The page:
As multiculturalism becomes a global trend, it is abundantly easy to imagine how a nurse and a patient experience certain misunderstandings due to their use of different cultural codes. For this reason, modern nursing education makes it a point to emphasize the importance of cultural competence in clinical settings. In fact, one of the roles that a nursing leader needs to take up is being an ambassador of change who would try to eliminate barriers to intercultural communication. By adopting relevant communication strategies, a nursing leader can contribute to negligence prevention and fight racial and ethnic disparities in health care. This paper discusses the notion of cultural competence as a leadership concept in nursing and provides a self-reflection on my own personality, background, and experiences.
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It is readily imaginable how immigrants may be struggling with gaining access to healthcare and overcoming language discordance. What is more, it is not the only issue that some of them may face. According to Bridges (n.d.), people of color are disproportionately subject to unfair treatment in clinical settings. Bridges (n.d.) cites a study that took place in 400 US hospitals and revealed that patients of color were more likely to receive cheaper and more conservative treatments than their white counterparts. Taking all these facts into consideration, it becomes clear why cultural competence is a modern nursing leadership issue that needs to be addressed. Cultural leadership has the potential of transforming clinical settings to accommodate patients of different backgrounds and eliminate injustice.
Cultural competence has been gaining increasingly more traction in nursing over the past forty years. As Cai (2016) states, the countries that have been showing the most interest in exploring the topic are the United States, Canada, New Zealand, and the United Kingdom. Coincidentally, all these countries are built on the principles of democracy and large welcome numbers of immigrants. The United States has always been a so-called “melting pot” – a multicultural and multiracial country. According to the most recent statistics provided by the U.S. Census Bureau. The U.S. houses six large groups: white, African American, Native American/Alaskan Native, Pacific Islander, Asian, and Native Hawaiian. As for the ethnic origins, as stated by the same source, the U.S. population includes 21 major nationalities and tens upon tens minor ones. The U.S. also has a remarkably high immigration rate: as of 2019, 28% of the population, or 89.4 million Americans were immigrants or their immediate descendants (“United States population,” 2019).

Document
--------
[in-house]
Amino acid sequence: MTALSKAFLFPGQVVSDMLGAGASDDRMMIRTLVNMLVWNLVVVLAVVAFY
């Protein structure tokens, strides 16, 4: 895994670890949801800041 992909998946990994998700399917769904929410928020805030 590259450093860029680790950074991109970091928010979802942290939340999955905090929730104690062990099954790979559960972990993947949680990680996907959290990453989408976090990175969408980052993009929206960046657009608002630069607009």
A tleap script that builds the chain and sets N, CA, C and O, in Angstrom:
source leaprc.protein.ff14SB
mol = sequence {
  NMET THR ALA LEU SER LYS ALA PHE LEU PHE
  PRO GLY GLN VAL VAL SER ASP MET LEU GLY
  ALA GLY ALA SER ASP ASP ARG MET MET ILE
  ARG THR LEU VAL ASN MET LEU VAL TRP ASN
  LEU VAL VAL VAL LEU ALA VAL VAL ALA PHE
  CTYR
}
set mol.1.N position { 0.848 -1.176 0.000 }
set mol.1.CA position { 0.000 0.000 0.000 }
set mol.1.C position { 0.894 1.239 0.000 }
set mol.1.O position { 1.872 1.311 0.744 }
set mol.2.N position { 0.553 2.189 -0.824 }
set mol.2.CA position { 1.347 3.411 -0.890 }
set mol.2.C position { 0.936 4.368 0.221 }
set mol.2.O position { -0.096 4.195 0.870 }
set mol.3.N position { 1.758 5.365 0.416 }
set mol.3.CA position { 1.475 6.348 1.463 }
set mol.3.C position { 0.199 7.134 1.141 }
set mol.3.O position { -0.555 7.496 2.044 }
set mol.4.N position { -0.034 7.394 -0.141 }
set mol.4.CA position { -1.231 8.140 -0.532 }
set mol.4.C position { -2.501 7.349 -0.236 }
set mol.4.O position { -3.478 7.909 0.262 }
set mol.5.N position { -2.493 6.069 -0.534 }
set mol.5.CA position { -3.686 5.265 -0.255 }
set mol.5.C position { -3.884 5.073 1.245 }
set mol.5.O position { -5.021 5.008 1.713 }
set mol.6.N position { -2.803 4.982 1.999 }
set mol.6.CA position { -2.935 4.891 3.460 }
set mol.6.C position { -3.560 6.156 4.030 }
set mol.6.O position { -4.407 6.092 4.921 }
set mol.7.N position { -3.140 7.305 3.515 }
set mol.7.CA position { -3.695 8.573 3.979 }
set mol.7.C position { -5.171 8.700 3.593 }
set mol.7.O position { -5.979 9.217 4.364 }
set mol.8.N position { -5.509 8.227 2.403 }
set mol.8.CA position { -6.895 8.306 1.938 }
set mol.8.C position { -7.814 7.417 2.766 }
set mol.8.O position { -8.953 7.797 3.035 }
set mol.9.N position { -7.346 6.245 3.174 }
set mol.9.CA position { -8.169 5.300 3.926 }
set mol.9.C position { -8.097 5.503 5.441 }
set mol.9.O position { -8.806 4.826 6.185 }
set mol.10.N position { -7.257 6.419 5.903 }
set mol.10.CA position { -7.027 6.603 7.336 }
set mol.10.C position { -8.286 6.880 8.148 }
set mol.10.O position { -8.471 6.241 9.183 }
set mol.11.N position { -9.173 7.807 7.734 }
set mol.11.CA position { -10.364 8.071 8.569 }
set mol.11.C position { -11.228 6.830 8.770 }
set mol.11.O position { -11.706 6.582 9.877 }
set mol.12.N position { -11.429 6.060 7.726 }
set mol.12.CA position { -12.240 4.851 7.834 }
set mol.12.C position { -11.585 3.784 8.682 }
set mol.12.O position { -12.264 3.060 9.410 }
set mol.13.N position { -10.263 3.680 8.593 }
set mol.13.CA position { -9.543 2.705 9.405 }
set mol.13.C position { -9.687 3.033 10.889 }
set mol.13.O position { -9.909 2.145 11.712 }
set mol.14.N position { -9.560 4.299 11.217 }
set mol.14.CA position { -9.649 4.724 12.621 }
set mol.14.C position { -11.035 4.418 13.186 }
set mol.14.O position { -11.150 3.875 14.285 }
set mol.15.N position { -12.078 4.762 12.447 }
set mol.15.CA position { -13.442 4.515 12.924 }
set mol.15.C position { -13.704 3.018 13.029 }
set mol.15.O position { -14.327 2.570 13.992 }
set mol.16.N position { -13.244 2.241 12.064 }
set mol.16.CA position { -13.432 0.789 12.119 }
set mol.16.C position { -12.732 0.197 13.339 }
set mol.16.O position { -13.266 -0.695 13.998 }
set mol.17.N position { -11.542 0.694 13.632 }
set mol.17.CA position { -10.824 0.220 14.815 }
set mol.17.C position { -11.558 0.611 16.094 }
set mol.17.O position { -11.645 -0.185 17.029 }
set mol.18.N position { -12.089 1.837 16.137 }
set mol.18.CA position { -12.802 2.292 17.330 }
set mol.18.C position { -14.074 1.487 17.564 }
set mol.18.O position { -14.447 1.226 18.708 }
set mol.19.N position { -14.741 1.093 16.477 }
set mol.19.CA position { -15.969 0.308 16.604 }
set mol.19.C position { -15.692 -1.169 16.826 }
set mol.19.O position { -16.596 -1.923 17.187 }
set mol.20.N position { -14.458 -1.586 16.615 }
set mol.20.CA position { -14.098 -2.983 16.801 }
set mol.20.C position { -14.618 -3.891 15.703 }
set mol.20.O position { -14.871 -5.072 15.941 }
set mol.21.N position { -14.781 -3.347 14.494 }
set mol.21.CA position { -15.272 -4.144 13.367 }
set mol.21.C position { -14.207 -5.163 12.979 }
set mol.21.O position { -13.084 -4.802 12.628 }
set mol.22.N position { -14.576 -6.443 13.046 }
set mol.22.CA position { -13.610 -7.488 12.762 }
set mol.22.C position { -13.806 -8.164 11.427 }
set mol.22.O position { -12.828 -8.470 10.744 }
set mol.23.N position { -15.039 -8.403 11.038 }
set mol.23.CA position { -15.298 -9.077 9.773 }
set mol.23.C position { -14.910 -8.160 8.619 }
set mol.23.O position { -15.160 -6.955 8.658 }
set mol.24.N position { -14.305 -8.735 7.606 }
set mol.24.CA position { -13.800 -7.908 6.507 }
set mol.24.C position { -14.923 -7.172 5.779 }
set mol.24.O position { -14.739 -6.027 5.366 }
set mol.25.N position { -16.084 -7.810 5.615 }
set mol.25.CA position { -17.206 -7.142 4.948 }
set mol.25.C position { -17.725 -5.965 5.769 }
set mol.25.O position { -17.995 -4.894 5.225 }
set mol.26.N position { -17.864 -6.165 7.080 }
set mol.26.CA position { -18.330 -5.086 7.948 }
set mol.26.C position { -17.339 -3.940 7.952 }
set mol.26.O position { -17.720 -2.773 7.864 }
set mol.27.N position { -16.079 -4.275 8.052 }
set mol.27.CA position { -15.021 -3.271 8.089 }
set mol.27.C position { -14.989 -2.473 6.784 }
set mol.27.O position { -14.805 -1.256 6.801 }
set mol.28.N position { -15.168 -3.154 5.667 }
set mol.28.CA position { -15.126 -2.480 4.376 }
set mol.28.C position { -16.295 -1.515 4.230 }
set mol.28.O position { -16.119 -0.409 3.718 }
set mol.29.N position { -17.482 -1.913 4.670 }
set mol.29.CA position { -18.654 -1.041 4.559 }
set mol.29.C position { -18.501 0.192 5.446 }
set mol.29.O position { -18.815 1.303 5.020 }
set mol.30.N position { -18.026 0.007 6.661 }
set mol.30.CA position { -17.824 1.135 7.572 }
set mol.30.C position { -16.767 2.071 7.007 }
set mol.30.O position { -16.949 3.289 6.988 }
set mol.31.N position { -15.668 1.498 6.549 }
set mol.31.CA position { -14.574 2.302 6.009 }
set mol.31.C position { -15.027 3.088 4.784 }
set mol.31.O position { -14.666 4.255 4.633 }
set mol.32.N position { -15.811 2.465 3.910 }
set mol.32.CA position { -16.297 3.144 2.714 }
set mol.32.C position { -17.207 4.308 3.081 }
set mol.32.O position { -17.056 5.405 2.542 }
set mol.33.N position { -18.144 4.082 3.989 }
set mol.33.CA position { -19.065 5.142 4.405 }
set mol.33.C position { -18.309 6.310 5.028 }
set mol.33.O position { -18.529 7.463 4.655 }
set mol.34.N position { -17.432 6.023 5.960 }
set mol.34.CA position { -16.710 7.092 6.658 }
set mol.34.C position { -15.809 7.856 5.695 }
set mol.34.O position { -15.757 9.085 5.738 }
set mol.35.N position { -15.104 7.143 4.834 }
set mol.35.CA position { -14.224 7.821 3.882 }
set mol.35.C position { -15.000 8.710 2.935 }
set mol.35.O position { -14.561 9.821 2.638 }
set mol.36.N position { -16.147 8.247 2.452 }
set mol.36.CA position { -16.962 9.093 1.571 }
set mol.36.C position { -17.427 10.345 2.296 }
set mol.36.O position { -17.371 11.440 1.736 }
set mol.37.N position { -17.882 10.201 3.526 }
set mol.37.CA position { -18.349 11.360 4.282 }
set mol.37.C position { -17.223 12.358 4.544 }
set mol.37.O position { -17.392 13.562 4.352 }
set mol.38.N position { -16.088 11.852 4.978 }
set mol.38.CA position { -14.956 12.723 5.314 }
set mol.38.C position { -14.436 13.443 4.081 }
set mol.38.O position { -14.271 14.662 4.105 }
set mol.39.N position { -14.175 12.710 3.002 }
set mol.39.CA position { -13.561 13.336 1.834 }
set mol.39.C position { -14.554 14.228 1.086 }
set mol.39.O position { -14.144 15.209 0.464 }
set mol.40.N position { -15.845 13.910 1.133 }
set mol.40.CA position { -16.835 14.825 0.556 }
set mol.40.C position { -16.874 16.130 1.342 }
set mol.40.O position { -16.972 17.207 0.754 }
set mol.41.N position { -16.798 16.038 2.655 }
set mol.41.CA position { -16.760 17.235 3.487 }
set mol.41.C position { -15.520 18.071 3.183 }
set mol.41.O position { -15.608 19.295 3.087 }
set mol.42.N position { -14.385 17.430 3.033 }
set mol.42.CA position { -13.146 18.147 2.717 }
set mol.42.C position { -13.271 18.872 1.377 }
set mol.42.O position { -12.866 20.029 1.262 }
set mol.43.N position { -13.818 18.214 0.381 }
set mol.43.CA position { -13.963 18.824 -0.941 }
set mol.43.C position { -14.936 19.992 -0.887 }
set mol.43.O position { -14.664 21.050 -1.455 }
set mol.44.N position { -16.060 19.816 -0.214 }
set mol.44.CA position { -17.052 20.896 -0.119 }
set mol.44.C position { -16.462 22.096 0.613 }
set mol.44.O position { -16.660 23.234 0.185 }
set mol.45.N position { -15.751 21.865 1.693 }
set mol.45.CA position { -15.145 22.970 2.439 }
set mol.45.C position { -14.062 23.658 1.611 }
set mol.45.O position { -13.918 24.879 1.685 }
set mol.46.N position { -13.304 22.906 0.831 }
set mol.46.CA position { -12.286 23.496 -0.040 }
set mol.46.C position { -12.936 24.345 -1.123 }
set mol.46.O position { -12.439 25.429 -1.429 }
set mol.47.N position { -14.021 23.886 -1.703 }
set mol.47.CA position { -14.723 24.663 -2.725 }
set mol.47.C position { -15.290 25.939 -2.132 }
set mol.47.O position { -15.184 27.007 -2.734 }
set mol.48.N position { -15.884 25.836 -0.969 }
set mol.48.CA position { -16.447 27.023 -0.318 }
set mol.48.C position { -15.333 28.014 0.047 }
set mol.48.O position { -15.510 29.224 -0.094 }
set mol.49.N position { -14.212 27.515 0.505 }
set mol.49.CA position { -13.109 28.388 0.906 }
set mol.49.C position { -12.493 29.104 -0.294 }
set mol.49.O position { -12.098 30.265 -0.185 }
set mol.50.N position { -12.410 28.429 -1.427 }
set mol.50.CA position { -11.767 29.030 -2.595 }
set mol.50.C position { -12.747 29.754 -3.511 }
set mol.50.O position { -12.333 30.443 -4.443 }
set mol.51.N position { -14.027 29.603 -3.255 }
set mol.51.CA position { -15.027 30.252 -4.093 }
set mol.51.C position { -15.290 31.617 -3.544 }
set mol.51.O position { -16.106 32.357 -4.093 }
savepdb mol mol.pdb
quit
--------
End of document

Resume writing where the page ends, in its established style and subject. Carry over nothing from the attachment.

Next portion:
The question arises as to what the broad concept of cultural competence entails and what can and should be translated into clinical practice by nursing leaders. According to Cai (2016), the three pillars of cultural competence are awareness, knowledge, and skill. Awareness refers to a nurse’s self-reflective faculties that allow for an in-depth exploration of his or her own cultural and professional background. Apart from that, heightened self-awareness helps to identify one’s own racial, ethnic, and cultural biases and prejudice. Having stereotypes facilitates the process of navigating the unknown; however, it is essential that a nurse rids of them for effective and humanistic clinical practice.
Knowledge refers to the accumulation of information about different cultures. They are researching cultural norms that differ from those that a nurse was ingrained with from childhood accounts for a better understanding of others’ perceived “odd” behavior. Deep knowledge about the world prevents a nurse from jumping to conclusions about a particular patient and teaches him or her to take time when trying to establish rapport. Lastly, skill encompasses a set of faculties required for collecting cultural data about a patient to make more thought-through health decisions. All three concepts of cultural competence are interconnected and require a health provider’s acknowledgment.
For all its advantages, the concept of cultural competence is not devoid of shortcomings. As Coi (2016) rightfully points out, cultural training for nurses often blurs the line between ethnicity and culture. Arguably, a person of a minor ethnicity that has lived in the U.S. for a while might have adapted to the new culture to an extent where they no longer need special assistance in a clinical setting. The second problem identified by Coi (2016) is the notion of “otherness” that cultural competence often promotes. Cultural training should focus on both differences and similarities between people of different origins.